Interview: Tom Fleming (of Wild Beasts)

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Wild Beasts released their sophomore outing, Two Dancers, to critical acclaim in 2009, bringing the Kendal, UK, ensemble a much larger following. Known for multi-instrumentalist Hayden Thorpe’s luxuriously soulful falsetto and Tom Fleming’s contrastive  methodization, the band’s Two Dancers is upbeat and infectious, but there are also moments that are delicate and unperturbed. More importantly, though, the success of Two Dancers gave the quartet of Thorpe, Fleming, Chris Talbot, and Ben Little the chance to record music in a manner in which they saw fit. Now, at the pinnacle of their musical career, just as their most anticipated album, Smother, is set to drop via Domino Records, Consequence of Sound had a chance to talk with Fleming about the logistics of the new record and how it came about.

You’ve received a lot of attention for Two Dancers and rightfully so. What was it like to be nominated for a Mercury Prize?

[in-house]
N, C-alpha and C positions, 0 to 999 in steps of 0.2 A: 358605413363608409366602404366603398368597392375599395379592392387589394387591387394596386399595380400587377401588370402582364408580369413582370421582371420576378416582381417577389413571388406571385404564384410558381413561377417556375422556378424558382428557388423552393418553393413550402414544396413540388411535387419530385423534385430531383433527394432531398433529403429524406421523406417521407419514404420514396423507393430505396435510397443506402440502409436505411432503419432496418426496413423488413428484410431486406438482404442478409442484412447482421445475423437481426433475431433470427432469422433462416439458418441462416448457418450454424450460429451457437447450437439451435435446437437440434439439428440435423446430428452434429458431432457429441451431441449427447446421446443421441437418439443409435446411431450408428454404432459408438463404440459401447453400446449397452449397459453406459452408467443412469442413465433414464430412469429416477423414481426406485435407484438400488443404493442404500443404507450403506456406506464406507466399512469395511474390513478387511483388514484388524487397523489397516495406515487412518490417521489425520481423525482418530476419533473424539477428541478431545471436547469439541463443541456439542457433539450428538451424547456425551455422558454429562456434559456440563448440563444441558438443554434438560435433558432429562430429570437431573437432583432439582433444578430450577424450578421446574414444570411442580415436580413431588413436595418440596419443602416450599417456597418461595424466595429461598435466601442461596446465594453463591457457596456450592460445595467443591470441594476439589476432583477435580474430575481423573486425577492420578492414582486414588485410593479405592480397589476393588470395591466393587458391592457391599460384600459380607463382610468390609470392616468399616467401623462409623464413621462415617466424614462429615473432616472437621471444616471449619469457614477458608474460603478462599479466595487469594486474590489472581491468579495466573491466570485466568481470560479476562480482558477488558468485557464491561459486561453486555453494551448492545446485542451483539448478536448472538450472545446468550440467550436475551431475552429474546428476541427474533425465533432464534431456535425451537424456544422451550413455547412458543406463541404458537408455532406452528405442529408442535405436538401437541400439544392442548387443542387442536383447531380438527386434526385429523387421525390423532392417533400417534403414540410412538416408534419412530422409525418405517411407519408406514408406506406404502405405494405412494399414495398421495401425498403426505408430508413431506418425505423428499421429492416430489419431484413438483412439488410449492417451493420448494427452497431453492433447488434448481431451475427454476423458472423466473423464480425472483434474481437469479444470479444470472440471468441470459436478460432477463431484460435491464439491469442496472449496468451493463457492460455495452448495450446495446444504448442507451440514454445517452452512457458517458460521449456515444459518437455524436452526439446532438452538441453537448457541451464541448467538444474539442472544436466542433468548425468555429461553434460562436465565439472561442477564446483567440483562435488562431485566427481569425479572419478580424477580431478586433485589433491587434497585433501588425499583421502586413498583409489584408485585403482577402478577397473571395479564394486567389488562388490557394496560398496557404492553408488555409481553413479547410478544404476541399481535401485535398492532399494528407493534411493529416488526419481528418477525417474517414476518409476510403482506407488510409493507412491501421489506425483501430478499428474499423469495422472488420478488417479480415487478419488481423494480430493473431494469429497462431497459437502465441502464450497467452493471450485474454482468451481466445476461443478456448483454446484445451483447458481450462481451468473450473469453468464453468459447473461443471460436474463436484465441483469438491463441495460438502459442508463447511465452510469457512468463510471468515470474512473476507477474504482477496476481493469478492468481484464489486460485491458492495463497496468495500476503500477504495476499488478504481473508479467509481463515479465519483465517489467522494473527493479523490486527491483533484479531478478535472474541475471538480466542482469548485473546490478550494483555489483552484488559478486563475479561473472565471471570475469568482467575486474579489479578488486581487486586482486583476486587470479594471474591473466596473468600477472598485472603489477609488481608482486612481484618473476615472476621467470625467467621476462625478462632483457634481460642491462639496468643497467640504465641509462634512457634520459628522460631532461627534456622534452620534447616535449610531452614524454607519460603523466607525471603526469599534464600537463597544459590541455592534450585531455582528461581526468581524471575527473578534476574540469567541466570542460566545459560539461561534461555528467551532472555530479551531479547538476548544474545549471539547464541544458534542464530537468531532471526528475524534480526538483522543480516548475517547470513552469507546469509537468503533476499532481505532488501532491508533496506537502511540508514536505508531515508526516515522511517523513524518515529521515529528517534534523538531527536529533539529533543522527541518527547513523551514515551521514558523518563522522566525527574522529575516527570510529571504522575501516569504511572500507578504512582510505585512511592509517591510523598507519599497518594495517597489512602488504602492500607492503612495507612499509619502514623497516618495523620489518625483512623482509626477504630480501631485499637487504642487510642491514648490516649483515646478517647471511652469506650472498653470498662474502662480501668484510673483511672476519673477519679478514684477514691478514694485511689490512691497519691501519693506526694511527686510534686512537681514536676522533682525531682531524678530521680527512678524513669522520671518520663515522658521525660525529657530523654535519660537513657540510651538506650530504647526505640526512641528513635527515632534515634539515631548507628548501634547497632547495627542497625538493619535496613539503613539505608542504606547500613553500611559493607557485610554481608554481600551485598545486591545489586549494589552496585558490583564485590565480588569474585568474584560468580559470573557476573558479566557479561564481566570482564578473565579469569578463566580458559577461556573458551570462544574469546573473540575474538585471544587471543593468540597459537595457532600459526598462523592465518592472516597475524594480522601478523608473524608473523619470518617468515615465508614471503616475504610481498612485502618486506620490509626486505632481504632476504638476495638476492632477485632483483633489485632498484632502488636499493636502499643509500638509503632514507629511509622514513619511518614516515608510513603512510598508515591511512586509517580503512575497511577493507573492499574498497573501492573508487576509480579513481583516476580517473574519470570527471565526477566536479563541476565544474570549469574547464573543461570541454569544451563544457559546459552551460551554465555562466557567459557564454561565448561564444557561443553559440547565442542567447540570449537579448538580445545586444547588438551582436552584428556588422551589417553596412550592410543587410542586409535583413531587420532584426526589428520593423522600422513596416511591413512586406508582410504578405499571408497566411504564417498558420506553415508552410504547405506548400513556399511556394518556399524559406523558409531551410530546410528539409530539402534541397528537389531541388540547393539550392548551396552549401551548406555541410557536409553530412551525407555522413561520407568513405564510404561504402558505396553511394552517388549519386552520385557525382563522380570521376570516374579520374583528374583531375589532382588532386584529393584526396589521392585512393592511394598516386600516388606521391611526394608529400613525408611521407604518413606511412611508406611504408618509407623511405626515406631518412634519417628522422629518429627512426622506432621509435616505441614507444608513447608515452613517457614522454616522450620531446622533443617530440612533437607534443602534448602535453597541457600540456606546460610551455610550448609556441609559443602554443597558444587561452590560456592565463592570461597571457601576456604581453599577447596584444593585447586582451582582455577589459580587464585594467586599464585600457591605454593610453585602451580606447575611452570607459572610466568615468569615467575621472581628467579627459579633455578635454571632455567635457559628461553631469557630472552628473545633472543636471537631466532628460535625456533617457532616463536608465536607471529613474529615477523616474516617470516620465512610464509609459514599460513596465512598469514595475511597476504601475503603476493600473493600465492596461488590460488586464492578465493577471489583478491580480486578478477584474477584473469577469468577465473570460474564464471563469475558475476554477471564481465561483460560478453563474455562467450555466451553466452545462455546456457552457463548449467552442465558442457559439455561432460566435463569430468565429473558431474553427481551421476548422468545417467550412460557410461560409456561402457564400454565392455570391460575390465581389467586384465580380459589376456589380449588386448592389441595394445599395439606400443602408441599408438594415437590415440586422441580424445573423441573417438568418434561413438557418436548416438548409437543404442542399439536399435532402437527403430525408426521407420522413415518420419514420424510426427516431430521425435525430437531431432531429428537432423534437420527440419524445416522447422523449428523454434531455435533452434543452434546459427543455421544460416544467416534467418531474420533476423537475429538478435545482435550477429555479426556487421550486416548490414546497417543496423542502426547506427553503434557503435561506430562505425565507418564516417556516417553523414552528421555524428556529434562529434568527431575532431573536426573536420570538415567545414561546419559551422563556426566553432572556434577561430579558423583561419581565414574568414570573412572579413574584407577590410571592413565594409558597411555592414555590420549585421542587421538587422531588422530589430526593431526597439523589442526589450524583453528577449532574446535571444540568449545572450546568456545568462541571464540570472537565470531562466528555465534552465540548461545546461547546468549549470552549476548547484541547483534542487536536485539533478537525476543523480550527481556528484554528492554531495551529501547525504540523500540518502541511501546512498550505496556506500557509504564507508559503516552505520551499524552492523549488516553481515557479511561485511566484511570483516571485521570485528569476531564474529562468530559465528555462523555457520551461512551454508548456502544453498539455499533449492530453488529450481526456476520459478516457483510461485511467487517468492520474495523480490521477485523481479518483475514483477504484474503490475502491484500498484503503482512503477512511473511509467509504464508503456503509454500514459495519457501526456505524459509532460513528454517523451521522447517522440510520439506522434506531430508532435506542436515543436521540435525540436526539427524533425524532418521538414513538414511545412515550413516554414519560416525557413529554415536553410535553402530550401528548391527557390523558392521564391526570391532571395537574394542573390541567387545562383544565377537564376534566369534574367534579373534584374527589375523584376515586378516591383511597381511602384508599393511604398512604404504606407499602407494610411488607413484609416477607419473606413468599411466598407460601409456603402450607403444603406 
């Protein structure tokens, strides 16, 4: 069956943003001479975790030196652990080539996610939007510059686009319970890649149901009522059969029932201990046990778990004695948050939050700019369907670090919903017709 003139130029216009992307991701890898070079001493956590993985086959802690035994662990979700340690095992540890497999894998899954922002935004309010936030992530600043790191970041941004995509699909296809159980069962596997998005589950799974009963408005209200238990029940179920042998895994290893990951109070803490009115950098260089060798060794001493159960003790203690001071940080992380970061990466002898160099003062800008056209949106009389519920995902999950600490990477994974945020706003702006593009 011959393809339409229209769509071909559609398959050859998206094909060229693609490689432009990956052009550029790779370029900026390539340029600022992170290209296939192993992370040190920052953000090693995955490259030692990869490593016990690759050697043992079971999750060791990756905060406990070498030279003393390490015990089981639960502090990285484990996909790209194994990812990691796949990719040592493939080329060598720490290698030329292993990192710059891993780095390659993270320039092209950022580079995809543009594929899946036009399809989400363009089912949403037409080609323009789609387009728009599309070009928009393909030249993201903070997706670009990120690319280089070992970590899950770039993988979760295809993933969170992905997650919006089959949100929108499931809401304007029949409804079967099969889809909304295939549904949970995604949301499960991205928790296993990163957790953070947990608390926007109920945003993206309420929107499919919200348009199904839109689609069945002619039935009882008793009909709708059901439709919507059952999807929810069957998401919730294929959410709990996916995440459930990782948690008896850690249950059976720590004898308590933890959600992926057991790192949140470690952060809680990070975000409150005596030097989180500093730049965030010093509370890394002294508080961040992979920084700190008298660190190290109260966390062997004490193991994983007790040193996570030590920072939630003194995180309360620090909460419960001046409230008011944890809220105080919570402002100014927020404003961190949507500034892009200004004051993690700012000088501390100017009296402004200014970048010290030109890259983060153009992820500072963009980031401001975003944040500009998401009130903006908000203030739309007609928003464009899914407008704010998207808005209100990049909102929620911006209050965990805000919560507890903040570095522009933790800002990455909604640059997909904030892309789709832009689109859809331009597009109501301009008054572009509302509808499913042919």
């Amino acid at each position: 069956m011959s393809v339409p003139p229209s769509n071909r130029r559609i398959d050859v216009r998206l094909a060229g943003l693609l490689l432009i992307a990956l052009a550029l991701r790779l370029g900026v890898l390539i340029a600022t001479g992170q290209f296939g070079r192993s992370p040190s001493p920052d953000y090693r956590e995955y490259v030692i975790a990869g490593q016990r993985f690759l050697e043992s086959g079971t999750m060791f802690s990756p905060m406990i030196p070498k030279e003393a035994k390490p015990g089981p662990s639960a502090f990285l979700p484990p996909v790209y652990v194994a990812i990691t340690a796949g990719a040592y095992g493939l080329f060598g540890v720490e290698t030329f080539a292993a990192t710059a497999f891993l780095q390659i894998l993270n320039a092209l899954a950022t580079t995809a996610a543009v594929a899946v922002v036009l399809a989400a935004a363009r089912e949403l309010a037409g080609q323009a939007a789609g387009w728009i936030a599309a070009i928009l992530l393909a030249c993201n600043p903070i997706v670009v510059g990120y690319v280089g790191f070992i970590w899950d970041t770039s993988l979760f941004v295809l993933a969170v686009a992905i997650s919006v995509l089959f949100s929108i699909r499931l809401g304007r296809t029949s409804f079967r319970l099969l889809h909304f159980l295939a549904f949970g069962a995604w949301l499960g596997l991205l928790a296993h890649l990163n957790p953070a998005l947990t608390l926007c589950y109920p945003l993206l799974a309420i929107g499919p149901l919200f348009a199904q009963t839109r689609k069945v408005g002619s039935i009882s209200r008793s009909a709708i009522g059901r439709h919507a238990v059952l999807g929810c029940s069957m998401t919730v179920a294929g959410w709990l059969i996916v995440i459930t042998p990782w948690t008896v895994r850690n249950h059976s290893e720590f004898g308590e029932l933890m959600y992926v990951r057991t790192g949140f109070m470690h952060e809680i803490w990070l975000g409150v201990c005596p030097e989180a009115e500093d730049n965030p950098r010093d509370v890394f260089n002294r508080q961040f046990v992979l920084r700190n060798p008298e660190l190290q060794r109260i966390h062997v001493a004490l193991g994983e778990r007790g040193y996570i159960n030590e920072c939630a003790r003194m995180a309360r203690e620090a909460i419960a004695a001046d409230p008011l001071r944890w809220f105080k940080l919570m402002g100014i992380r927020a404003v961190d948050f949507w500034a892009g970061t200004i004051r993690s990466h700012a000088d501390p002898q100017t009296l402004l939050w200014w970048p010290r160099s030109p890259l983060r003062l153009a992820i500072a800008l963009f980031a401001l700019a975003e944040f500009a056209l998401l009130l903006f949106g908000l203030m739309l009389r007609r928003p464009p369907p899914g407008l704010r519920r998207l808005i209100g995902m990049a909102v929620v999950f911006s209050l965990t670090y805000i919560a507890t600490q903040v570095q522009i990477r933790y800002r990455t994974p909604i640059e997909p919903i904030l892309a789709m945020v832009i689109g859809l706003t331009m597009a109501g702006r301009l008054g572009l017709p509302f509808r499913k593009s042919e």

It was nice, a sort of culmination of a lot of work by other people as well as by ourselves. I think it’s important not to get carried away with the athletic and Darwinistic side of making records, though. The main thing was that it had been a very slow and very organic process of people discovering us and listening that had got us to that point, and that all it really was was a nice congratulatory evening for all the people that had made it possible.

How do you feel the making of that record differed from Limbo, Panto, your first record? Why do you think it received so much more of a positive reception?

I can only think it’s because we approached it more calmly and from a place where we were in complete control of our music. It was also made in pretty desperate circumstances, and it pulled us together towards the common goal of the album. I think the songs are better in some ways, more concise and better expressed.

You’ve stated that after Two Dancers came out, people actually knew who you were. Instead of playing for 350-people audiences, you can now play for audiences of 3,000 people. Did this growth in popularity change the process in which you recorded your upcoming LP?